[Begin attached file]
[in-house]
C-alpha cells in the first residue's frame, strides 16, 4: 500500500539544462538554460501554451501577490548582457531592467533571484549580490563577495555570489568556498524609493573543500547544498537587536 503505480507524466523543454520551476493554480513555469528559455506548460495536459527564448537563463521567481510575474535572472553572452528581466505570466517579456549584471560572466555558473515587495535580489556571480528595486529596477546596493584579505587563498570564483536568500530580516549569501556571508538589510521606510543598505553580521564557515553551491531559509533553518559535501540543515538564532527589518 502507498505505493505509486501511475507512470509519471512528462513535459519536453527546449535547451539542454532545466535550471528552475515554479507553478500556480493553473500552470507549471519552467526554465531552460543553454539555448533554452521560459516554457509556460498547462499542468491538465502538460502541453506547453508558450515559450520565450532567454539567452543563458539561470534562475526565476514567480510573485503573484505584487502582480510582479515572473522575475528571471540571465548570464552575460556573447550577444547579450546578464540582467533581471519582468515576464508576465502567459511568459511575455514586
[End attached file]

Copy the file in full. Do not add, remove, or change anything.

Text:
[in-house]
C-alpha cells in the first residue's frame, strides 16, 4: 500500500539544462538554460501554451501577490548582457531592467533571484549580490563577495555570489568556498524609493573543500547544498537587536 503505480507524466523543454520551476493554480513555469528559455506548460495536459527564448537563463521567481510575474535572472553572452528581466505570466517579456549584471560572466555558473515587495535580489556571480528595486529596477546596493584579505587563498570564483536568500530580516549569501556571508538589510521606510543598505553580521564557515553551491531559509533553518559535501540543515538564532527589518 502507498505505493505509486501511475507512470509519471512528462513535459519536453527546449535547451539542454532545466535550471528552475515554479507553478500556480493553473500552470507549471519552467526554465531552460543553454539555448533554452521560459516554457509556460498547462499542468491538465502538460502541453506547453508558450515559450520565450532567454539567452543563458539561470534562475526565476514567480510573485503573484505584487502582480510582479515572473522575475528571471540571465548570464552575460556573447550577444547579450546578464540582467533581471519582468515576464508576465502567459511568459511575455514586